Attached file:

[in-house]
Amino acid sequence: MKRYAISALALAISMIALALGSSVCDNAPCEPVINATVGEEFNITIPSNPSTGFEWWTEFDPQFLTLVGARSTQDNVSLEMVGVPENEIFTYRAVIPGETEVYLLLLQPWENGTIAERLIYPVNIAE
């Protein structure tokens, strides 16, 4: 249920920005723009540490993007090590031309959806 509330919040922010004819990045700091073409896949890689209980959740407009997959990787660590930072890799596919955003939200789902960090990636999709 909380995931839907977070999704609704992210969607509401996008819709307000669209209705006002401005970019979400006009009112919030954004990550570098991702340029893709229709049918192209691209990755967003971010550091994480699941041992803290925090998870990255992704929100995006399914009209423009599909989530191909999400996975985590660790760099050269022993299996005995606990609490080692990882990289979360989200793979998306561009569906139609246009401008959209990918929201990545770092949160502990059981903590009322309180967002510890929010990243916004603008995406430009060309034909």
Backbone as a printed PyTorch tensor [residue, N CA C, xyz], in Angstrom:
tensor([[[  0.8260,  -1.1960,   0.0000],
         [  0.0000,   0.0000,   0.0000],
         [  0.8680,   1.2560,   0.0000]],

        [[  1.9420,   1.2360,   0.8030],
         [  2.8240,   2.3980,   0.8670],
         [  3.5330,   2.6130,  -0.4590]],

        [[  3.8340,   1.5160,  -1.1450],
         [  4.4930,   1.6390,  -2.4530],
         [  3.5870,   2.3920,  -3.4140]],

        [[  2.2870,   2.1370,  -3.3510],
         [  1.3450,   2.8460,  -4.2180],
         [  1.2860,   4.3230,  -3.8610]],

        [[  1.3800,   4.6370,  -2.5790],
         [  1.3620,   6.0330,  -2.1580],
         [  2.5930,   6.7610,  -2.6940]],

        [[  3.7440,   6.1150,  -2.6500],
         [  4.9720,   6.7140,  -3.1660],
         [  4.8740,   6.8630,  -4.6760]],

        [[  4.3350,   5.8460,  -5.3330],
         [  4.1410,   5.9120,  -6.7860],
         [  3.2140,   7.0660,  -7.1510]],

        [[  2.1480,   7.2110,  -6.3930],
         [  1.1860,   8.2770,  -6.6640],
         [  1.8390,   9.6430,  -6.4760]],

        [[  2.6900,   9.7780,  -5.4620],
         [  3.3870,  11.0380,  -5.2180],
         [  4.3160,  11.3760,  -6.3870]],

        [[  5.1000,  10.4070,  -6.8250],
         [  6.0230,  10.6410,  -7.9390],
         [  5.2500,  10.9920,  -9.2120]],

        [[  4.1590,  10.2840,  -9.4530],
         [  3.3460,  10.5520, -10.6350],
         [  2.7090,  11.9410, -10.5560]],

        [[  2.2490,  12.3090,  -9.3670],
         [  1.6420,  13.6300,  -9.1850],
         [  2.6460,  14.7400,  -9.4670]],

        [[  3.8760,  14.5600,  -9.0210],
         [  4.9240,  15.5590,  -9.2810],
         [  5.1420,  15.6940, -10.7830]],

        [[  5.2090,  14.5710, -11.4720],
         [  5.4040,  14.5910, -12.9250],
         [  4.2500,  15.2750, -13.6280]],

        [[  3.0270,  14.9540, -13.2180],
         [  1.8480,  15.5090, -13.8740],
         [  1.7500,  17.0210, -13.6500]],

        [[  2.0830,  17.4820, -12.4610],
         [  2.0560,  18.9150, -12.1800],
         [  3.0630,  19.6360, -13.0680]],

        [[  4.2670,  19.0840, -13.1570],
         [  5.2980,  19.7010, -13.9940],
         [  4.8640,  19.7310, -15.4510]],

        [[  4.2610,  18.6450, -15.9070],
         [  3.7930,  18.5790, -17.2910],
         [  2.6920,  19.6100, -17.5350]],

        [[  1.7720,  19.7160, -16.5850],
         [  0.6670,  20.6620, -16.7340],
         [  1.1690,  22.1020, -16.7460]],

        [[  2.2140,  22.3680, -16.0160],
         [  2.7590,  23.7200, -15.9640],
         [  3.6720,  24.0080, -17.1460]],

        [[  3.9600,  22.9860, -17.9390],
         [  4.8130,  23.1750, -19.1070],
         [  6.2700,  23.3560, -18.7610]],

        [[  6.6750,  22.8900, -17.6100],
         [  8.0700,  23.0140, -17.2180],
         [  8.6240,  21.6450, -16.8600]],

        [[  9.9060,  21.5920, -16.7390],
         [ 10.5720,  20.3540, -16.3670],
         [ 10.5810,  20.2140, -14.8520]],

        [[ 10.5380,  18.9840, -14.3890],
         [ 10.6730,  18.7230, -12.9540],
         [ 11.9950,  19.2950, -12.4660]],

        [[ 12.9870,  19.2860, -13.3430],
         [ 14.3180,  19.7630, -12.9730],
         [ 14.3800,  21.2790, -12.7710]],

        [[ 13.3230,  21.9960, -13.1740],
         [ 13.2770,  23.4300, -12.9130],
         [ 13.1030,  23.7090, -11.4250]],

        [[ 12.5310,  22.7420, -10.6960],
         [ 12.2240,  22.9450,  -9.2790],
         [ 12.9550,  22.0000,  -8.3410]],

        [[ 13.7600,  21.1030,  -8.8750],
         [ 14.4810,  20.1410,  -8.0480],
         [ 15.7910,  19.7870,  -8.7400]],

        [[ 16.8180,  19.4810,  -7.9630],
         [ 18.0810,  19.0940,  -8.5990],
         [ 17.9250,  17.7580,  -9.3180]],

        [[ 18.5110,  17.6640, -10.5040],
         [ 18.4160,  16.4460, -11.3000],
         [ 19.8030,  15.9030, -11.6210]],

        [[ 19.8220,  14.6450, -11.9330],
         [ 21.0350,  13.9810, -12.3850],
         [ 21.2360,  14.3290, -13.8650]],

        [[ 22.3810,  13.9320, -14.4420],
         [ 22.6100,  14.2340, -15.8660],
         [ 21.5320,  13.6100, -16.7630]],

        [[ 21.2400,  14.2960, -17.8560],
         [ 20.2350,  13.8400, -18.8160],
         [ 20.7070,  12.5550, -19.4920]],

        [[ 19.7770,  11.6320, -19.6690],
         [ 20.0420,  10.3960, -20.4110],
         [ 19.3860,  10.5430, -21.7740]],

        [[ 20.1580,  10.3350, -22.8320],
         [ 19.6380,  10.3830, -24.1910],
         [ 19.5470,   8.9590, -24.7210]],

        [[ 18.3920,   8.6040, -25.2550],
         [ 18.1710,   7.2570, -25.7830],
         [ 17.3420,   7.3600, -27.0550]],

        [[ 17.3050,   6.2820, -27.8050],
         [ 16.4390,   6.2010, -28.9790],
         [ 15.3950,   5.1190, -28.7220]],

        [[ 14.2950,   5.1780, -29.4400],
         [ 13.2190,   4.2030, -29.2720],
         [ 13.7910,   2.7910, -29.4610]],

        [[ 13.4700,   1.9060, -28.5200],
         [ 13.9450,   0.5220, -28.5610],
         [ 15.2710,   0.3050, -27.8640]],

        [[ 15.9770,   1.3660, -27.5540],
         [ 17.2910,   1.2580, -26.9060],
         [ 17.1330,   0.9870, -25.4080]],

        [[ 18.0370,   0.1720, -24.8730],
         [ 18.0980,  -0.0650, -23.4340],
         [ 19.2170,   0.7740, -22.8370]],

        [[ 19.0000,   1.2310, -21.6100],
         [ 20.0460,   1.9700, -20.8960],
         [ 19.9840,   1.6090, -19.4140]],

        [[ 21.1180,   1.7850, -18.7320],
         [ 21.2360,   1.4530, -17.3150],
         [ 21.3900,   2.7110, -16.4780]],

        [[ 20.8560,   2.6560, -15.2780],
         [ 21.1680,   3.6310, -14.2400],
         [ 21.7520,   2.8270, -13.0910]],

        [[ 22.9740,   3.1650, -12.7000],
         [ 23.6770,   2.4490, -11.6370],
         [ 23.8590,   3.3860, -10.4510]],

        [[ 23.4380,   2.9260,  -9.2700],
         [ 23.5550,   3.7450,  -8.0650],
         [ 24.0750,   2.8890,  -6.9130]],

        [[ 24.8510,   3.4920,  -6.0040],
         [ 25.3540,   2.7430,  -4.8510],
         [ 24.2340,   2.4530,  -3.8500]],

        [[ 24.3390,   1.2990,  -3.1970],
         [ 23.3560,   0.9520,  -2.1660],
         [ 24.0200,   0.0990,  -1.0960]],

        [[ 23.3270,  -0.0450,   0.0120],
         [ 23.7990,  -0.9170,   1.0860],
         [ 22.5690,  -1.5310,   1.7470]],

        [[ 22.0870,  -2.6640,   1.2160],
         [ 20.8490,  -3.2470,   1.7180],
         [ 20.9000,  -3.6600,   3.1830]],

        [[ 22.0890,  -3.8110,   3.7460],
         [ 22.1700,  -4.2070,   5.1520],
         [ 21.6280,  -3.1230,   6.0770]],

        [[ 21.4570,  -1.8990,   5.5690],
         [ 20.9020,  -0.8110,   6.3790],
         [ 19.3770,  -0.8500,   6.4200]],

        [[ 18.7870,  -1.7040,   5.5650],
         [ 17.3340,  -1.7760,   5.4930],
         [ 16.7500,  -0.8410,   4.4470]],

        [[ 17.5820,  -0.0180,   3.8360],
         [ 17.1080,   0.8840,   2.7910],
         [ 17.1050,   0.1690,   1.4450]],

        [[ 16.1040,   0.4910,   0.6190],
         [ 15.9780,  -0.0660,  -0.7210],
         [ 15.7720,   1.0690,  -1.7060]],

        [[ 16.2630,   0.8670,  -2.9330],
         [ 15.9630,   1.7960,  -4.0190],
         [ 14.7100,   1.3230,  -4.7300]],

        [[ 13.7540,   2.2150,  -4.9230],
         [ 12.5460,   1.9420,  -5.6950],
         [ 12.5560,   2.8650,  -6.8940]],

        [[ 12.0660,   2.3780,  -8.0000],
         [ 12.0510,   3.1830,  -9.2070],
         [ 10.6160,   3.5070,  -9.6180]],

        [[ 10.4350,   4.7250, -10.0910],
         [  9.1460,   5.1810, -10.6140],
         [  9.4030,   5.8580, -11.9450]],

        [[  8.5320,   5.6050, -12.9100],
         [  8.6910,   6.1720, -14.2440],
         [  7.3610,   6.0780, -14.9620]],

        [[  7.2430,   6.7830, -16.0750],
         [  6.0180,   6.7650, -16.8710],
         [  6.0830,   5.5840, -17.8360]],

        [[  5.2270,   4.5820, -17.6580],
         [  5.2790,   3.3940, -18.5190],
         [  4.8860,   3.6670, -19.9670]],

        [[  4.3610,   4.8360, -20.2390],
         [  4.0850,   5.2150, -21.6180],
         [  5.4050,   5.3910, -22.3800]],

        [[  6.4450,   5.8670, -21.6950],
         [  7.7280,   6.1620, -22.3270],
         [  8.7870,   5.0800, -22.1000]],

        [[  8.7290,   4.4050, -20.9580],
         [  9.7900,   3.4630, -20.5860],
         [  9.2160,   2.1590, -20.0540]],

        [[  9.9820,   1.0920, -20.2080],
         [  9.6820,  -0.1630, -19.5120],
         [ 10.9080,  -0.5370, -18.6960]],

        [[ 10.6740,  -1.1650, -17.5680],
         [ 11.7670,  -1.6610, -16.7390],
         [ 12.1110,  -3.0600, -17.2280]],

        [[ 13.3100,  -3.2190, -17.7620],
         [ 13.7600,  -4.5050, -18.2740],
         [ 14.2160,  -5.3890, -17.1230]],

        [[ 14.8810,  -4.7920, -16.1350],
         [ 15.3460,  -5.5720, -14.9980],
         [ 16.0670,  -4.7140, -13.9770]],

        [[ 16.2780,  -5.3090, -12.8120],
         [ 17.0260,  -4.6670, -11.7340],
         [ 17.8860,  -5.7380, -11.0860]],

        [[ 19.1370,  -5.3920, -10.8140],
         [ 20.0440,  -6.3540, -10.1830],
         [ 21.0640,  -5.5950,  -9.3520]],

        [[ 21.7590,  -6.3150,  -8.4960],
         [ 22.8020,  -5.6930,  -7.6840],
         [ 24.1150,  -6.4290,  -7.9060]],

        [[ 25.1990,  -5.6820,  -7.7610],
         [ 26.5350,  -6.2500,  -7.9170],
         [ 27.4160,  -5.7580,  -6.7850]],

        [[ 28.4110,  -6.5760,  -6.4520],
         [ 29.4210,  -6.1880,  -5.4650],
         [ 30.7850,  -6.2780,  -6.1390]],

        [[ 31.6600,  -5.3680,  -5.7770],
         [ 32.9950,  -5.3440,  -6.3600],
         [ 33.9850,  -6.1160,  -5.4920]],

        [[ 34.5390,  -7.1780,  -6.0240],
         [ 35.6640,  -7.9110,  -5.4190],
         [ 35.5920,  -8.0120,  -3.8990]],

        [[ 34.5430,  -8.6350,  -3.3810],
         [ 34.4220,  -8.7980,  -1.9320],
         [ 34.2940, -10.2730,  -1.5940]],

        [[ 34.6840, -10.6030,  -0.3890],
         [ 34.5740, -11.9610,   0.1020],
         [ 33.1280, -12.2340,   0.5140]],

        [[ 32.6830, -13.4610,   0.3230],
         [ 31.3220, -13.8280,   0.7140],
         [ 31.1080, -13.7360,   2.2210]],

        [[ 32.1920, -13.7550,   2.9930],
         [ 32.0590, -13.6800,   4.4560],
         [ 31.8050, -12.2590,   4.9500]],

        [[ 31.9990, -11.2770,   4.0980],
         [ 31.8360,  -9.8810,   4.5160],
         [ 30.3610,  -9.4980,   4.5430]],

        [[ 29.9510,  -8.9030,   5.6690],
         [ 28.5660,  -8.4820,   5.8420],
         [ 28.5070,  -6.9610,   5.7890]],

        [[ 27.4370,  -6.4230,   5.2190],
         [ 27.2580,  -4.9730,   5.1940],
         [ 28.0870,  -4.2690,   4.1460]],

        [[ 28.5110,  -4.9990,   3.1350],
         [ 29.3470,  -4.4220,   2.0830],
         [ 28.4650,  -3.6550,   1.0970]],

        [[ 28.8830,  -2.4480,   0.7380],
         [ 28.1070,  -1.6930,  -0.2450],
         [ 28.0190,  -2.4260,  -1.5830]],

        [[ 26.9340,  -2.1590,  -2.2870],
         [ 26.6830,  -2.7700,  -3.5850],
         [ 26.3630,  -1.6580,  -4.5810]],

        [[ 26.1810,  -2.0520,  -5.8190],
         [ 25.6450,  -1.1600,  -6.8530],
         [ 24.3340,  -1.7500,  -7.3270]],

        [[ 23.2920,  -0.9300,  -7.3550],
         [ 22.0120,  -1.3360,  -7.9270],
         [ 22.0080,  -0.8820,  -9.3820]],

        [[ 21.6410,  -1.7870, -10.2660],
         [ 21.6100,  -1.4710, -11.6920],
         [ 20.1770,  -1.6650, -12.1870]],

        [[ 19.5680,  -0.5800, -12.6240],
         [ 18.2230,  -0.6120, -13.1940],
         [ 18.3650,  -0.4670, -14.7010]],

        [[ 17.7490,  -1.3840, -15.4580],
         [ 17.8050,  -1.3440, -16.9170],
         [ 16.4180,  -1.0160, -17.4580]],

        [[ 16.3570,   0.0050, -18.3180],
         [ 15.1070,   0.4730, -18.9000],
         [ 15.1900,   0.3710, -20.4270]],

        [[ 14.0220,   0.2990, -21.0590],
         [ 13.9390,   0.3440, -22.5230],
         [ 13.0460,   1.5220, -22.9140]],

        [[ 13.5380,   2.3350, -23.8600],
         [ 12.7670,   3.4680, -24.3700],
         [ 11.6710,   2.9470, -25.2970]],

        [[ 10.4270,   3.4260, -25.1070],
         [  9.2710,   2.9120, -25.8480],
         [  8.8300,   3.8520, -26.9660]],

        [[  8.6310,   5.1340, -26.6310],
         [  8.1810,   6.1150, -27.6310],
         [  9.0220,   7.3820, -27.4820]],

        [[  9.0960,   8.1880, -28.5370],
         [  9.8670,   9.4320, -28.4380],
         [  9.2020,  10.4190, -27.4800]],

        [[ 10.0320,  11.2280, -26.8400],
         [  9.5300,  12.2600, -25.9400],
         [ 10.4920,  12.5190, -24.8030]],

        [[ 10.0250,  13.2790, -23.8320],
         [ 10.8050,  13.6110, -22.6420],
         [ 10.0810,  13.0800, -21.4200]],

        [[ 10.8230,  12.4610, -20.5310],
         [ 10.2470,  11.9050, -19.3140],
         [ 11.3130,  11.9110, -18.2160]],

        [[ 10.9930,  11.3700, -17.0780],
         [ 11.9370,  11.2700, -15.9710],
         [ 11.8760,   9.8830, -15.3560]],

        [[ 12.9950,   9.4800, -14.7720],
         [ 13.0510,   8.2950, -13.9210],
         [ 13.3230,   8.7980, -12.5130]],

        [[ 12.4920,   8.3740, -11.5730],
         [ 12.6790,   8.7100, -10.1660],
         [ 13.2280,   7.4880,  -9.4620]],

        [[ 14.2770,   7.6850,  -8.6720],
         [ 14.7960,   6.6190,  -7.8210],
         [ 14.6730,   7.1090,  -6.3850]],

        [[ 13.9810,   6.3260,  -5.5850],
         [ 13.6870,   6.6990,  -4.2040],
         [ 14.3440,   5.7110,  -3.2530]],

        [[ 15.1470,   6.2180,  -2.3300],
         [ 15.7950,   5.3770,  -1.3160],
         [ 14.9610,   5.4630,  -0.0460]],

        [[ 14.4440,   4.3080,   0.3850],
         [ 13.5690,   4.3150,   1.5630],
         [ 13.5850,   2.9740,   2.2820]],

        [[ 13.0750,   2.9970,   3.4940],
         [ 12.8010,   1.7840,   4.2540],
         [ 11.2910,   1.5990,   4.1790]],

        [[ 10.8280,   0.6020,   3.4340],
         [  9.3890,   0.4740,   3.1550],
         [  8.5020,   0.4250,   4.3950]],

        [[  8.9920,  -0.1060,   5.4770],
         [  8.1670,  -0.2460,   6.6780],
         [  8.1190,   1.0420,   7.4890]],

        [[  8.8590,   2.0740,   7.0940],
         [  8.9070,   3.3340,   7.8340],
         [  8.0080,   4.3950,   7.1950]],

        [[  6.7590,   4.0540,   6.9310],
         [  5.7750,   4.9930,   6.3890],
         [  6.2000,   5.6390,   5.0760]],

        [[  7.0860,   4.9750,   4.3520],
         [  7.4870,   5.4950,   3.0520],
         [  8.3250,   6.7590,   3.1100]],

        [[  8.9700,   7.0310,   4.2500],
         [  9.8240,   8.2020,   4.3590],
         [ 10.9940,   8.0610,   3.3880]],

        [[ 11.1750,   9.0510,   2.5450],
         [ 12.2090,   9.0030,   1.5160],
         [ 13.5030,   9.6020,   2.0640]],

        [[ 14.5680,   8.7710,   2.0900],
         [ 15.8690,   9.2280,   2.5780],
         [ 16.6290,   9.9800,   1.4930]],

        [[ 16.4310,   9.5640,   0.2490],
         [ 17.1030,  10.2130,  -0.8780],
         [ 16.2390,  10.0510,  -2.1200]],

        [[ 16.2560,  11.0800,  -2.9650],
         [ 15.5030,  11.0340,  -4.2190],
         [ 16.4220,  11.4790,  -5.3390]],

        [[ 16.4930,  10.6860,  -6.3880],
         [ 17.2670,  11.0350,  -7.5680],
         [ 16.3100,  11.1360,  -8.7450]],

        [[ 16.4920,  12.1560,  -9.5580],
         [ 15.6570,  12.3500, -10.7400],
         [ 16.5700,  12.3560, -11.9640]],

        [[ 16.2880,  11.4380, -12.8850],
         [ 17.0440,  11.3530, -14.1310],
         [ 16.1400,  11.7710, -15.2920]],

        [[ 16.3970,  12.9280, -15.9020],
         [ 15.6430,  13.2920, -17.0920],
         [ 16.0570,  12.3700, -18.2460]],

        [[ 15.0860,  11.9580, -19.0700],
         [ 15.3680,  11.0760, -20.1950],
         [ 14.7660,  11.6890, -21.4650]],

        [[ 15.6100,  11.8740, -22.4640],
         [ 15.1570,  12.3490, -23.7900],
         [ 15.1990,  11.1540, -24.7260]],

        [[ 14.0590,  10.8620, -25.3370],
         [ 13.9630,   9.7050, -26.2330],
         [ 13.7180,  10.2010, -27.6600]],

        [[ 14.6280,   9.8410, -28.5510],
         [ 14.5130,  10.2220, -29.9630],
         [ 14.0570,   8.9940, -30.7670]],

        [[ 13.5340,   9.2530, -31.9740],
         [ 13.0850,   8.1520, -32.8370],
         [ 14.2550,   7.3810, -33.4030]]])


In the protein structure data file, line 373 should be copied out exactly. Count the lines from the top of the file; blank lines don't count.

         [ 14.7660,  11.6890, -21.4650]],